Clubs that provide a social atmosphere, that make Millennials feel that they’re part of a larger group working together, can help brands break through and give these young consumers a “home.”

This is in harmony with another Millennial quality: They place a very high value on brands that are “value-based,” that support a cause they believe in. According to Forbes, “79% of millennial employees are loyal to companies that care about their effect on society.”

If you combine a connected social experience with a shared social mission, you can create a meaningful bond with Millennials (as well as Generation Z).

It’s hard to find an issue that Millennials are more passionate about than climate change and sustainability. As the Forbes article further explains, Millennials “want to defend their future and the planet, which is leading them to choose firms that embrace sustainability.”

Health clubs can make a powerful emotional appeal to Millennials by offering an experience that helps improve their wellness profile while promoting sustainability. Considering the enormous amount of research on exercise and mental health, when a club then adds a sustainability dimension to their brand reputation, the appeal can be irresistible to Millennial audiences.

Equipment That Will Emotionally Connect with Millennials

Technology Sportsart Eco Power Line Column Width

The gold standard in sustainable exercise equipment is SportsArt Fitness. Innovators of the “watts-to-grid” technology, SportsArt’s slogan, “Change the world one workout at a time,” seems tailor-made for this moment. Their line of ECO-POWR cardio units can help any club make a deep emotional connection to consumers seeking a values-based brand that takes a stand for climate-related issues.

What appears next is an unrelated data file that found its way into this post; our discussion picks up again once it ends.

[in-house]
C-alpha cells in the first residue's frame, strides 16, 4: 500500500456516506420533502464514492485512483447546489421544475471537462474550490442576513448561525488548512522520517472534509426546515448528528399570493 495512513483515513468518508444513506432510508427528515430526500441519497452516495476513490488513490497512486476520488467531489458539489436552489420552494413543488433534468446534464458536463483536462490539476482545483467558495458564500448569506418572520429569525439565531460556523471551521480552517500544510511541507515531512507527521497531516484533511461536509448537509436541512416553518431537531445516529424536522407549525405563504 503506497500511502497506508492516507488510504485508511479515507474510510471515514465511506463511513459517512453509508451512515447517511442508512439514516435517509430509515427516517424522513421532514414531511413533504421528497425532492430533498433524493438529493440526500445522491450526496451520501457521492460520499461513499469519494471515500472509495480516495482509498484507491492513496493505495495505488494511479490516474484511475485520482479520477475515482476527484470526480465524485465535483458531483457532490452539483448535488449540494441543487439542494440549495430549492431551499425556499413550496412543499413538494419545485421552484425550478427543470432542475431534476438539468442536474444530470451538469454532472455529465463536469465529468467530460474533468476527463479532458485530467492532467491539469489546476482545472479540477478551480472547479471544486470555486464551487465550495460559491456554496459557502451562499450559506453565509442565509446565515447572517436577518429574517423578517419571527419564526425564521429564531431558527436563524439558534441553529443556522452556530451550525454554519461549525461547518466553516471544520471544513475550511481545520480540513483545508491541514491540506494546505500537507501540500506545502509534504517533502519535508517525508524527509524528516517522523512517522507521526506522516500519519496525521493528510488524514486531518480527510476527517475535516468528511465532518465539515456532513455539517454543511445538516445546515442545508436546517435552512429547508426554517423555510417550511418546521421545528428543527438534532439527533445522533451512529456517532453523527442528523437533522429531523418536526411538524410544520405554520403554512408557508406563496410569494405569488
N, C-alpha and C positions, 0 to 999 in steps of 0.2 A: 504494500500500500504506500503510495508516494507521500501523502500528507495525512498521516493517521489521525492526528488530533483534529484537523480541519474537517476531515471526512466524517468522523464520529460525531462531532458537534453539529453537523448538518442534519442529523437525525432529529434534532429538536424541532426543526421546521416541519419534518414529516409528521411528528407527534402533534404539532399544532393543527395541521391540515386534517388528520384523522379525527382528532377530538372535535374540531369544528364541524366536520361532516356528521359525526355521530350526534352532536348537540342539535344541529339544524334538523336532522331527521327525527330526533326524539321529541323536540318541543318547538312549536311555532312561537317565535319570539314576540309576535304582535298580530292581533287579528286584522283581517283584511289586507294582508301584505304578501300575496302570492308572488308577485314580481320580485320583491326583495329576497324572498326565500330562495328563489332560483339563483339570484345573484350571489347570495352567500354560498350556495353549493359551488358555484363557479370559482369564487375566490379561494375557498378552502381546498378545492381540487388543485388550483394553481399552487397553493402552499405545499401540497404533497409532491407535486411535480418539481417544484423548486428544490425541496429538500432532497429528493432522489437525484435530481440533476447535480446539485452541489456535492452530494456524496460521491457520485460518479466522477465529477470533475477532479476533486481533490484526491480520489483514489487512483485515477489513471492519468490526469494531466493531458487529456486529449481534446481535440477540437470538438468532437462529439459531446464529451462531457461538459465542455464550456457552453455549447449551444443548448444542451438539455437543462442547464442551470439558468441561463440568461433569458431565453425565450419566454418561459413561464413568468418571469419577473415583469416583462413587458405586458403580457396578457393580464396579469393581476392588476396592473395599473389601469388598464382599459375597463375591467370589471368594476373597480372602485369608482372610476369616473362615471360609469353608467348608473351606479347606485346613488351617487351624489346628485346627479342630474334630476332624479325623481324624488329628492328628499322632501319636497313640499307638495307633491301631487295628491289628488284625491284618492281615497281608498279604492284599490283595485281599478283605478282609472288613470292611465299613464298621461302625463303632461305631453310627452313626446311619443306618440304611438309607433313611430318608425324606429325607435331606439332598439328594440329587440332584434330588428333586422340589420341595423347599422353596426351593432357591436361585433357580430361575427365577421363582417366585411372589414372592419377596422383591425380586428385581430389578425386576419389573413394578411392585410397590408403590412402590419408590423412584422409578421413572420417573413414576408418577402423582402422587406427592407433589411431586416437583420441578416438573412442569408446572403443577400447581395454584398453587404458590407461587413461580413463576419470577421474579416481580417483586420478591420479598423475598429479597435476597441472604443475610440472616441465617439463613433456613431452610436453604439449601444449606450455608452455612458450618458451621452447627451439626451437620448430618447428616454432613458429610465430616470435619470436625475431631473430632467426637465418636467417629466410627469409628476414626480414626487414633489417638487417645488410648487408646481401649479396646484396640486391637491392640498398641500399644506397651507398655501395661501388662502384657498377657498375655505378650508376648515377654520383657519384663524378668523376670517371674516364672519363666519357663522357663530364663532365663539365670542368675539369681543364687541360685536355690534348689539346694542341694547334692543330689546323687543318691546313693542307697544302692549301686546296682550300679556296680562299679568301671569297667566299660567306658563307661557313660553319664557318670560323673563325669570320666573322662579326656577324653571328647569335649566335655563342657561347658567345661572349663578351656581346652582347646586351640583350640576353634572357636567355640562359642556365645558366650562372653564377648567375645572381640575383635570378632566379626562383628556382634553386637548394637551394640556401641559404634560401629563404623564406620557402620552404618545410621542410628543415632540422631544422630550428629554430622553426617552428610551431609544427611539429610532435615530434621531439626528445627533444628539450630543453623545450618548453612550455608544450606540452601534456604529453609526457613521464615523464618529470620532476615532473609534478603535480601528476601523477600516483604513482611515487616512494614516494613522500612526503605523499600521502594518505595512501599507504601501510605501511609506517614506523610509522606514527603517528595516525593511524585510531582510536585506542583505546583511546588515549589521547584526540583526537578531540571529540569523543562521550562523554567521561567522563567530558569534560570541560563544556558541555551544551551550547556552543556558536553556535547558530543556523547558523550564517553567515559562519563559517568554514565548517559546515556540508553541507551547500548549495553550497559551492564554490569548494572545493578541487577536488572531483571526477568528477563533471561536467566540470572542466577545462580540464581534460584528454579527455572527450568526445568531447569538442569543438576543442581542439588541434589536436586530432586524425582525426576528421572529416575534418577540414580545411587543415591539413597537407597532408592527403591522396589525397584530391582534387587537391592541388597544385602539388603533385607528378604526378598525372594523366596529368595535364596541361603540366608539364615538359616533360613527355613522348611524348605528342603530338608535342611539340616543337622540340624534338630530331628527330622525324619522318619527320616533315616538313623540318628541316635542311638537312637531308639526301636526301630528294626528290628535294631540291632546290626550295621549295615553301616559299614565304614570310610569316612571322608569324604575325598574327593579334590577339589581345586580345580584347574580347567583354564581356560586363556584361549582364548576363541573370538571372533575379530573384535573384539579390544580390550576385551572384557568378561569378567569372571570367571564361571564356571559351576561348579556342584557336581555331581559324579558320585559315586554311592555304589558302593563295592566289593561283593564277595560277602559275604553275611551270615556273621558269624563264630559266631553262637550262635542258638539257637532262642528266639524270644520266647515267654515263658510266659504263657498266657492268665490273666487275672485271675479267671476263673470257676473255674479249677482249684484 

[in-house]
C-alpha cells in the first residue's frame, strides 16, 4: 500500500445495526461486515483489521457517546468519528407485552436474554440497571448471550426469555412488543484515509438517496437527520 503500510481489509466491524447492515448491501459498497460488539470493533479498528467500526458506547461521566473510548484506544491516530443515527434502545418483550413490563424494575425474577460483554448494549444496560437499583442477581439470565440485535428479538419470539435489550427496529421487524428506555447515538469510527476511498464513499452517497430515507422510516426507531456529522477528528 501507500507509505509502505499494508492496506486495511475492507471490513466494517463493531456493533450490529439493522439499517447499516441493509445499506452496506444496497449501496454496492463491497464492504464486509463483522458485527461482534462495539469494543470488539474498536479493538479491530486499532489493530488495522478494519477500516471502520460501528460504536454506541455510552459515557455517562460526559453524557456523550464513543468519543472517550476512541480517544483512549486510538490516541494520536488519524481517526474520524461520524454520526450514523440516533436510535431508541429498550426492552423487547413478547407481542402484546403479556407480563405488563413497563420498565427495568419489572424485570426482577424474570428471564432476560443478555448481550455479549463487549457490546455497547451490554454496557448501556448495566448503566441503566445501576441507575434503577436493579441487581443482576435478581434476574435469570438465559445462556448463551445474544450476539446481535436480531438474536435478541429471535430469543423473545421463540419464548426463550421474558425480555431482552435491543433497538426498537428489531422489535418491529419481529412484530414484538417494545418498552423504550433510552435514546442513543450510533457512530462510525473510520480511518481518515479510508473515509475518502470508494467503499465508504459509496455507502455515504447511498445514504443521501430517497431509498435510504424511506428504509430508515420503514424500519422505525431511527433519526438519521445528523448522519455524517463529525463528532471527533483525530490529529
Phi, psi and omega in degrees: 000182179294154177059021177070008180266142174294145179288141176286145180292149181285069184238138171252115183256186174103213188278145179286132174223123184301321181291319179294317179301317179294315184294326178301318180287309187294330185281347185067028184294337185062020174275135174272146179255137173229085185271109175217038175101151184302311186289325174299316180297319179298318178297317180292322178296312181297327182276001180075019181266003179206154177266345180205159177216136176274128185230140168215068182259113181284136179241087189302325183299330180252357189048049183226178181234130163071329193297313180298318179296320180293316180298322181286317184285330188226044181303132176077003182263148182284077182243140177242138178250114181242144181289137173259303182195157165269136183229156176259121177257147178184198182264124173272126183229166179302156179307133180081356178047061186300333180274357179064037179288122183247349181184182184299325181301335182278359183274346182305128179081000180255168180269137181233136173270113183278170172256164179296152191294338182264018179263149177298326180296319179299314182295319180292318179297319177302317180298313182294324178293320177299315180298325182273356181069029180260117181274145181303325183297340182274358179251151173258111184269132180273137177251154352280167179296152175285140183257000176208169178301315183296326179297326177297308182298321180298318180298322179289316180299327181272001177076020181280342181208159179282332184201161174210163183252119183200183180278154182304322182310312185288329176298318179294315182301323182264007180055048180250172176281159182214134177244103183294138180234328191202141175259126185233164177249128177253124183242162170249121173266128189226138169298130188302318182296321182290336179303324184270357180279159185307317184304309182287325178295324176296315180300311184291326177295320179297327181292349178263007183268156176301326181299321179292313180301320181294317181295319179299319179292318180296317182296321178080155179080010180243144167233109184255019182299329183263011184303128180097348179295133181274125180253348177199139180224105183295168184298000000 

Front and center in their product selection is the Verde, which SportsArt cites as the “world’s first energy producing treadmill.” Utilizing the company’s pioneering green technology, the Verde harnesses human effort to generate energy that is fed back into an electric grid by as much as 200 watts per hour.

While the unit has no motor, it has state-of-the-art tech support, with USB ports, a three-speed fan, and the optional SA WELL+ system that connects to an app. This delivers information to the exerciser, telling them how much energy their workout is producing in easy-to-understand comparisons to everyday objects

For those not ready for the Verde, SportsArt features an ECO-NATURAL line of treadmills that uses 32% less energy than a standard motor. But all SportsArt treadmills are engineered for maximum durability and pleasing aesthetics, with options for premium entertainment and LCD screen features.

For today’s Millennial audience, SportsArt’s energy-saving cardio machines are the ultimate fitness influencers that will enhance any club’s emotional marketing appeal.

To learn more about the Verde and SportsArt’s ECO-POWR and ECO-NATURAL cardio units, visit their website or call 800-709-1400.

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Jim Schmaltz

Jim Schmaltz is a contributor to IHRSA.org